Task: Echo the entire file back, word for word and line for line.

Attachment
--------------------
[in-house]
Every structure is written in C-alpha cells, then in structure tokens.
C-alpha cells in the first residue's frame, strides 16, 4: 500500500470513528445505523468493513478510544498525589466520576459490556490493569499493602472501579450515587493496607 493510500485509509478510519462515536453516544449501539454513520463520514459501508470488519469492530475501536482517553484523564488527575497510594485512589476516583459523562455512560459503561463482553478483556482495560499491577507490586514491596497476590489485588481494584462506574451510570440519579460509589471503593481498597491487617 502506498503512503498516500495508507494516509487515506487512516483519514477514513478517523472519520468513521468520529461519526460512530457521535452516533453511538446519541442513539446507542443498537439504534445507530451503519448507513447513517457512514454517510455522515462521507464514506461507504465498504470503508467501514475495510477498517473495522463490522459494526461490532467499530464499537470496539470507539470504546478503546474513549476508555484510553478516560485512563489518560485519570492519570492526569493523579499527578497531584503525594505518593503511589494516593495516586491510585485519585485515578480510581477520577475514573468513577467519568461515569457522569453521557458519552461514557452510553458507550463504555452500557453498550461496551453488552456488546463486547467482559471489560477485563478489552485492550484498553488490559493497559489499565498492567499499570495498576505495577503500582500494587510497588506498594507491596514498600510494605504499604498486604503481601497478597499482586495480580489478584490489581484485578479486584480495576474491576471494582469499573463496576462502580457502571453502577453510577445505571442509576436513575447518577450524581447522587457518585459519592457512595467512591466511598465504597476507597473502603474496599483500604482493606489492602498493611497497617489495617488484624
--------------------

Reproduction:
[in-house]
Every structure is written in C-alpha cells, then in structure tokens.
C-alpha cells in the first residue's frame, strides 16, 4: 500500500470513528445505523468493513478510544498525589466520576459490556490493569499493602472501579450515587493496607 493510500485509509478510519462515536453516544449501539454513520463520514459501508470488519469492530475501536482517553484523564488527575497510594485512589476516583459523562455512560459503561463482553478483556482495560499491577507490586514491596497476590489485588481494584462506574451510570440519579460509589471503593481498597491487617 502506498503512503498516500495508507494516509487515506487512516483519514477514513478517523472519520468513521468520529461519526460512530457521535452516533453511538446519541442513539446507542443498537439504534445507530451503519448507513447513517457512514454517510455522515462521507464514506461507504465498504470503508467501514475495510477498517473495522463490522459494526461490532467499530464499537470496539470507539470504546478503546474513549476508555484510553478516560485512563489518560485519570492519570492526569493523579499527578497531584503525594505518593503511589494516593495516586491510585485519585485515578480510581477520577475514573468513577467519568461515569457522569453521557458519552461514557452510553458507550463504555452500557453498550461496551453488552456488546463486547467482559471489560477485563478489552485492550484498553488490559493497559489499565498492567499499570495498576505495577503500582500494587510497588506498594507491596514498600510494605504499604498486604503481601497478597499482586495480580489478584490489581484485578479486584480495576474491576471494582469499573463496576462502580457502571453502577453510577445505571442509576436513575447518577450524581447522587457518585459519592457512595467512591466511598465504597476507597473502603474496599483500604482493606489492602498493611497497617489495617488484624